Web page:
Toobin: Breast milk murder trial has broader implications
(CNN) -- In California a mother is accused of killing her 3-month-old son, and the alleged weapon in this case was her own breast milk. Prosecutors told the Los Angeles Times that Amy Prien took methamphetamines while nursing her son Jacob. The baby later died from an overdose of the drug, and Prien was charged with second-degree murder. CNN legal analyst Jeffrey Toobin discussed the case with CNN anchor Bill Hemmer.
BILL HEMMER: Good morning to you.
JEFFREY TOOBIN: Howdy.
HEMMER: You say significant because it's second-degree murder, not just manslaughter. Why?
TOOBIN: This is not -- she is not accused of committing a terrible acting with malice; she is accused of acting with malice. It's not intentional murder, but it's murder with malice, so they were really throwing the book at the ...
HEMMER: Listen to what the deputy district attorney says -- We'll put it up on the screen for our viewers:
DEPUTY DISTRICT ATTORNEY: Amy Prien was using drugs during the time when she was breast-feeding her baby, Jacob. She knew the drugs were dangerous. But it was more important to her to have self- gratification. Responsibility for Jacob's death falls at her feet.
HEMMER: If the prosecutor is going to win this case, what does he and she have to do?
TOOBIN: Well, the first thing they have to do is a scientific matter of proof, which is actually proving that this is how the baby died and there is some dispute about that. And also that breast milk was the cause.
One of the interesting twists in the case is there apparently is a missing bottle, that the mother claimed that baby was fed by bottle, not by breast milk, but they can't find the bottle. So there is specific matter of proof of there.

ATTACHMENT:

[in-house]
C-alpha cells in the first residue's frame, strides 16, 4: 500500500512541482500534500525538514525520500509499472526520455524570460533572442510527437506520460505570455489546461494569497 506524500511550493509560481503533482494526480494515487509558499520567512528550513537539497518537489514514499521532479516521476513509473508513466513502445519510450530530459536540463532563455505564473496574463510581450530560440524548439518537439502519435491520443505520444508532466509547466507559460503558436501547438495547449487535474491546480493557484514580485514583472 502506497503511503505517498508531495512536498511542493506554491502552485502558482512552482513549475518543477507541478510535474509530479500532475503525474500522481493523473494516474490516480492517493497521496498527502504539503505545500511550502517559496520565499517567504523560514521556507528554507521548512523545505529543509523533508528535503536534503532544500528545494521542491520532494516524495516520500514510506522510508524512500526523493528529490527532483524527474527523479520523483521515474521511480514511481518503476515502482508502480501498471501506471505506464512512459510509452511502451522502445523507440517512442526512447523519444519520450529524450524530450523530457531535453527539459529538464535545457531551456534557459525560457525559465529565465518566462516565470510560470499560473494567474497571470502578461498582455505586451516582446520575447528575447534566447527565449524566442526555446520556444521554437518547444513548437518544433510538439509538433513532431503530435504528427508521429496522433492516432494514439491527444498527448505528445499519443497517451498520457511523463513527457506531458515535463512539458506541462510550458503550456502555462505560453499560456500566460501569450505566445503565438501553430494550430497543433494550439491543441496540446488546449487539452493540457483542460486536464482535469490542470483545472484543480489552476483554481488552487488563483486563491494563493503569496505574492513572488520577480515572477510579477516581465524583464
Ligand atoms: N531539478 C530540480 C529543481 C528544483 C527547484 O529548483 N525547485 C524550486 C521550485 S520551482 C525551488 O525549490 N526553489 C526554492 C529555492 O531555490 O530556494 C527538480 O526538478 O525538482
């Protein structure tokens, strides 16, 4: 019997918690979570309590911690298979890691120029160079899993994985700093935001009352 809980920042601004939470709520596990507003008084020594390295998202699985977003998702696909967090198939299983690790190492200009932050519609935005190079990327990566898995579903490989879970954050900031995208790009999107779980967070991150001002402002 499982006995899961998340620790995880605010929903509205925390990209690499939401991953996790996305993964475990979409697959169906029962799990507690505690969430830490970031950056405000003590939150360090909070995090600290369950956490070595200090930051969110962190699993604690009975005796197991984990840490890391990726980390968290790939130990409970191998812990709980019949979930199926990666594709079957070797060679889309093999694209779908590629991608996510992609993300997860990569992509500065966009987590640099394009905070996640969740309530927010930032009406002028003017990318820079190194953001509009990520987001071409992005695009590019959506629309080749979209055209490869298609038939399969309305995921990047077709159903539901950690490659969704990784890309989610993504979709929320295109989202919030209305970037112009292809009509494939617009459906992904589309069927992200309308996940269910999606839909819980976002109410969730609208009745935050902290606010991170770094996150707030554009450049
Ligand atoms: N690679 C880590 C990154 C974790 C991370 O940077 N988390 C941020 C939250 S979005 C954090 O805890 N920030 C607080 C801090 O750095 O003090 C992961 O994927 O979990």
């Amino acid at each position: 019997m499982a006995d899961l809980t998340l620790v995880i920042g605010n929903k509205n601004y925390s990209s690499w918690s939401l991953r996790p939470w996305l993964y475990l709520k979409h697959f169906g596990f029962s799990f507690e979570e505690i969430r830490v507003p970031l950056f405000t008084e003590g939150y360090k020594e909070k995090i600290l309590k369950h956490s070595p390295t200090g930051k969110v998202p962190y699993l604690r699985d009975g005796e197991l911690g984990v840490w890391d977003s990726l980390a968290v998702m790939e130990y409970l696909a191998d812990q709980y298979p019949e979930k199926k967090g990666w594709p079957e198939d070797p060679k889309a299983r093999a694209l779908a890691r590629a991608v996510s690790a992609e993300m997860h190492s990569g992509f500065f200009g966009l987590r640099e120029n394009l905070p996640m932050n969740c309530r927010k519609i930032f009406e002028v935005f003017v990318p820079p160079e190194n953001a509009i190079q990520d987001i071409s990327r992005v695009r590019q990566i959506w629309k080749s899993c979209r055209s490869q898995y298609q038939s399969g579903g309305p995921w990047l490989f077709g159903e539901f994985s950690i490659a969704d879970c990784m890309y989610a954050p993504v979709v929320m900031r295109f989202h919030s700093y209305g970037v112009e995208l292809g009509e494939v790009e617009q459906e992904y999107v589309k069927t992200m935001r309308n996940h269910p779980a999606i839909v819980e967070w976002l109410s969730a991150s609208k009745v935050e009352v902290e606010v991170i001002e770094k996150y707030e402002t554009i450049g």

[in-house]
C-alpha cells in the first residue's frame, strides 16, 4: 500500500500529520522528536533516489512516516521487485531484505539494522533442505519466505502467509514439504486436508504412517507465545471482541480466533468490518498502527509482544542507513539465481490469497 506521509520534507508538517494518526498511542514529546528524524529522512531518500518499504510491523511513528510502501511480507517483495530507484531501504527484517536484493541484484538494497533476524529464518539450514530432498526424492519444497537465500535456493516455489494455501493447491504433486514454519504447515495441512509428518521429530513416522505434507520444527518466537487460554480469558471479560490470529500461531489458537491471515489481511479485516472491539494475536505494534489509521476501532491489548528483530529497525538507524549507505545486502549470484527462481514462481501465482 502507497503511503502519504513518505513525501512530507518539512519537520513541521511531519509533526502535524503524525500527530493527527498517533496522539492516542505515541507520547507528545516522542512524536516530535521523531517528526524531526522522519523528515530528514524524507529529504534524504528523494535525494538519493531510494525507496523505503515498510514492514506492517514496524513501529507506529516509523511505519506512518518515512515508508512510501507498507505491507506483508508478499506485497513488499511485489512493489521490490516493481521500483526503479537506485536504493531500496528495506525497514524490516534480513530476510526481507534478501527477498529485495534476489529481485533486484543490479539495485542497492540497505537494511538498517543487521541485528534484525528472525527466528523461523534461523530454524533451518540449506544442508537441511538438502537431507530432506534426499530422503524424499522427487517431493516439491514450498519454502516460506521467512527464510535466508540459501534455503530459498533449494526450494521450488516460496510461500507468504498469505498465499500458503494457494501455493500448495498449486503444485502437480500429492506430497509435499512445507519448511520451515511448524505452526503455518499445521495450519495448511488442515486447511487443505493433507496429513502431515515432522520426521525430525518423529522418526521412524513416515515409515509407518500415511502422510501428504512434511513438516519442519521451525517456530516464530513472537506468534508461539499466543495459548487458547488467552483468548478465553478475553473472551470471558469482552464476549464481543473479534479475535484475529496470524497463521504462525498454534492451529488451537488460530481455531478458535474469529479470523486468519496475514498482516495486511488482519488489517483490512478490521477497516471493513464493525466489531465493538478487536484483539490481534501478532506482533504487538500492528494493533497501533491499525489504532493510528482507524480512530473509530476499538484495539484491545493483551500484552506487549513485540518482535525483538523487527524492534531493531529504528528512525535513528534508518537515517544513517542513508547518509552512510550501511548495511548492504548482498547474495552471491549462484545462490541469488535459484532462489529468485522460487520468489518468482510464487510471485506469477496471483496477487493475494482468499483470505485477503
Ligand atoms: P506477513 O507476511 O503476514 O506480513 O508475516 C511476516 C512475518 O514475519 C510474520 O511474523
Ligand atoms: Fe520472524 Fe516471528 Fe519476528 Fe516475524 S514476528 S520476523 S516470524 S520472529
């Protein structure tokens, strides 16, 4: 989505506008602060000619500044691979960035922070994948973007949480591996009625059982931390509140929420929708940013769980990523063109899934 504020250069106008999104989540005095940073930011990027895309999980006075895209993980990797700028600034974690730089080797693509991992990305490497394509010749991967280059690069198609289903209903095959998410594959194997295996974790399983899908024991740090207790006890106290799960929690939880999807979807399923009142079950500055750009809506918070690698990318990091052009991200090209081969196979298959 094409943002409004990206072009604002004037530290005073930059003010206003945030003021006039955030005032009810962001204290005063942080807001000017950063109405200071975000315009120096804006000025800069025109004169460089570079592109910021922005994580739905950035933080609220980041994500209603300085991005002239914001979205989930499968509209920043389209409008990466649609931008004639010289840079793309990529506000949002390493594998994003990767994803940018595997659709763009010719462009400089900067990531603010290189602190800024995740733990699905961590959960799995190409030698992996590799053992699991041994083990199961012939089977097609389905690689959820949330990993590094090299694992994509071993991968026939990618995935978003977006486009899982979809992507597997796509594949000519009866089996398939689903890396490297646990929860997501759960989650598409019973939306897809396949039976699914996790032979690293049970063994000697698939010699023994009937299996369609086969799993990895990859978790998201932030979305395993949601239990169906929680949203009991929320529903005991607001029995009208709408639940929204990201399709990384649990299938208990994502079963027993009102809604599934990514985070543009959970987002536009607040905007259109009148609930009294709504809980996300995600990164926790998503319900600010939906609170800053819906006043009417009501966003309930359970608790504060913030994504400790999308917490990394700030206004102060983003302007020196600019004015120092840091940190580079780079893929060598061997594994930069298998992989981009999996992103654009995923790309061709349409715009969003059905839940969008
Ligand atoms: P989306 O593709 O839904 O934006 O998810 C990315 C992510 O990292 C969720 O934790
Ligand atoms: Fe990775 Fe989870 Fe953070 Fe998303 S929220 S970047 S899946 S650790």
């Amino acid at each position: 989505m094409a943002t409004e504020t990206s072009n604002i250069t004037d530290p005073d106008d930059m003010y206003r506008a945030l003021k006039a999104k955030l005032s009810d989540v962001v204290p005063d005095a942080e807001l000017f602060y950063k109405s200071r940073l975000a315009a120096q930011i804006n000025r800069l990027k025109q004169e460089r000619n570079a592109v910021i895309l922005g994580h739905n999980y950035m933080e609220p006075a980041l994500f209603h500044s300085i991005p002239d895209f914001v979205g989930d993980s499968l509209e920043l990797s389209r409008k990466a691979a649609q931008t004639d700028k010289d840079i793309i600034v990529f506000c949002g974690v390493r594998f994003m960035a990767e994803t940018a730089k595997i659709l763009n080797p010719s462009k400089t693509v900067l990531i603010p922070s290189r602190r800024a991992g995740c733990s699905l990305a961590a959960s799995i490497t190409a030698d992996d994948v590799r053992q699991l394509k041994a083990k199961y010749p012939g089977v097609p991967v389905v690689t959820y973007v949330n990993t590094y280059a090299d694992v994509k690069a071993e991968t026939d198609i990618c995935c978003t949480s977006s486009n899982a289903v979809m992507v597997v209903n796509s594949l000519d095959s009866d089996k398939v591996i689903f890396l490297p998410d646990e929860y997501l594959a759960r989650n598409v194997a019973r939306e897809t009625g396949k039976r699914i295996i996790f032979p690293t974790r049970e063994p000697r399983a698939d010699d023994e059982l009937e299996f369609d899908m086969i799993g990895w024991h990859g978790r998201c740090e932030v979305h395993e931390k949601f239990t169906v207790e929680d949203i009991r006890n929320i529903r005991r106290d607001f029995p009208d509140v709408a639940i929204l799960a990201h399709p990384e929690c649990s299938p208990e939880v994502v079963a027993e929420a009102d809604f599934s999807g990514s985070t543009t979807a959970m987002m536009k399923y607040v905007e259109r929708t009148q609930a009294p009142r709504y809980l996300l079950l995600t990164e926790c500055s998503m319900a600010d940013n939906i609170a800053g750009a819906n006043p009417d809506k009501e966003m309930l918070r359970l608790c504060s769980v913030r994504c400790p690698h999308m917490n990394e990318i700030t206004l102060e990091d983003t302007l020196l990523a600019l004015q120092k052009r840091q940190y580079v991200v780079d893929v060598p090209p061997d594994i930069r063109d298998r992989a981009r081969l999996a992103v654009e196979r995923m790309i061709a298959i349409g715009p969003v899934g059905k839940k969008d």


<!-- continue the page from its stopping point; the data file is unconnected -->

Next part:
But the other thing they're going to have to prove is mother's state of mind. Did she really know that she was subjecting her baby to this sort of danger? I think the answer is probably going to be yes.
HEMMER: Broaden it out just a little bit here -- are there implications you see on a wider scale?
TOOBIN: There really are. The criminal law is just expanding and expanding. We are making more and more criminal cases. The research staff discovered that this is the fourth case of breast milk murder prosecution.
But you know, think about the implications here. If putting your children at risk can be a criminal case, where does that pursuit leave fetal alcohol syndrome? That could be a criminal case. What about secondhand smoke? This clearly puts people at risk. These didn't use to be dealt with as criminal matters. Now, increasingly, they are.
HEMMER: Wearing a seatbelt and getting in a traffic accident; you don't have the belt strapped on.
TOOBIN: You could spin it out.
HEMMER: Interesting, the judge says here -- put this up again -- "We're entering a new area or field of legal liability. This is a difficult area."
TOOBIN: It really is difficult, because you have situations where irresponsible behavior, bad behavior, didn't use to be considered criminal, but you can see why prosecutors brought this case. This child is dead. If it's because of the mother's irresponsibility, you can see why they want to make her pay.
HEMMER: The charges came out this past summer, trial date not yet coming.
TOOBIN: Not yet coming. It's no coincident that these cases ended in plea bargains, the other ones like it. It lets everybody cut their losses. That's what I'd watch for in this case.